Display Quality

The new Chromebook's display is still a fairly mediocre TN panel, but for anyone used to the majority of low cost PC notebooks over the past few years it's really not any different. The 16:9 display measures 11.6 inches along the diagonal with a 1366 x 768 resolution.

Viewing angles are pretty bad. Max brightness tops out at 233 nits, although contrast ratio is better than a lot of low cost notebooks. The low max brightness means that outdoor use will be an issue, generally speaking for really bright sunlight you'll need something closer to 500 nits to be usable.

LCD Analysis - White

LCD Analysis - Black

LCD Analysis - Contrast

Given the price tag however, the Chromebook's display is passable. What's more bothersome is that PC makers were fine shipping this quality of a display in systems that were 2x the price of the new Chromebook.

Keyboard & Trackpad

The new Chromebook retains the chicklet keyboard that its predecessors introduced. Key feel is a little mushier than I would like but overall the keyboard is pretty good. There's obviously no backlight, which again is a concession Samsung had to make to hit the Chromebook's aggressive price point.

As this is a Chrome OS device there's no Windows/Apple key alternative, just oversized control/alt keys which I really do appreciate.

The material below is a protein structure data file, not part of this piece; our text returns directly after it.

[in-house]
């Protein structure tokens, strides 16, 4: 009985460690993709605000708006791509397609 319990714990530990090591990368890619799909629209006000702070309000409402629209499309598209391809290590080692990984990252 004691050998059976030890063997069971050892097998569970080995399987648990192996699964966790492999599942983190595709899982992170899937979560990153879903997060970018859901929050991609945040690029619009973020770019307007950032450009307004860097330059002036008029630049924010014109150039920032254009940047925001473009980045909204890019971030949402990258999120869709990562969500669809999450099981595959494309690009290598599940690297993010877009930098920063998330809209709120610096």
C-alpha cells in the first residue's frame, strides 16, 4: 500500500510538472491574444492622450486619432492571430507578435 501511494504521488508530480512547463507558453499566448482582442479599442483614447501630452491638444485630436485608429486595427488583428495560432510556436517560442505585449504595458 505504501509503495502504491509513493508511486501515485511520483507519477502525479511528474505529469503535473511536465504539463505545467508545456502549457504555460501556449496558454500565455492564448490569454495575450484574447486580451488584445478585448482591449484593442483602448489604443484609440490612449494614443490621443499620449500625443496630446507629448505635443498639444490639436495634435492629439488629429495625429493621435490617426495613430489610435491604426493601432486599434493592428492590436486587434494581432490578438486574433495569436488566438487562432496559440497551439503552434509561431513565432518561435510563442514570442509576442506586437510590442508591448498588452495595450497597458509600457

Chrome OS' keyboard shortcuts do mimic those of OS X. Ctrl + W will close a Chrome tab/window, and more universally ctrl + L will shift focus to the omnibar. There's a row of shortcut keys at the top of the keyboard. Shortcuts include brightness and volume controls, page forward/back and refresh keys, as well as dedicated keys for maximizing the current window and switching between windows (although alt+tab still works for that as well). There's no capslock key, but a dedicated search key in its place. Perhaps Google doesn't want Chromebook users to contribute to overly capitalized YouTube comments.

None of these aspects of the keyboard are new, they've been around since the first Chromebook. There are no dedicated page up/down, home or end keys unfortunately (although alt + up/down will work as a page up/down replacement).

The trackpad is the weaker of the two input devices on the new Chromebook, and even it isn't all that bad. Tracking accuracy is good, and I never had any unintentional taps. The trackpad is actually a clickpad with no discrete buttons. Two fingers on the clickpad will trigger a right click (a two finger tap and click both work). Two finger scrolling is also supported, although there aren't any other gestures. My biggest problem with the trackpad is its click + drag performance isn't all that good. Compared to some of the garbage that has shipped in much more expensive PC notebooks (and Ultrabooks for that matter), Samsung did a good job with the Chromebook.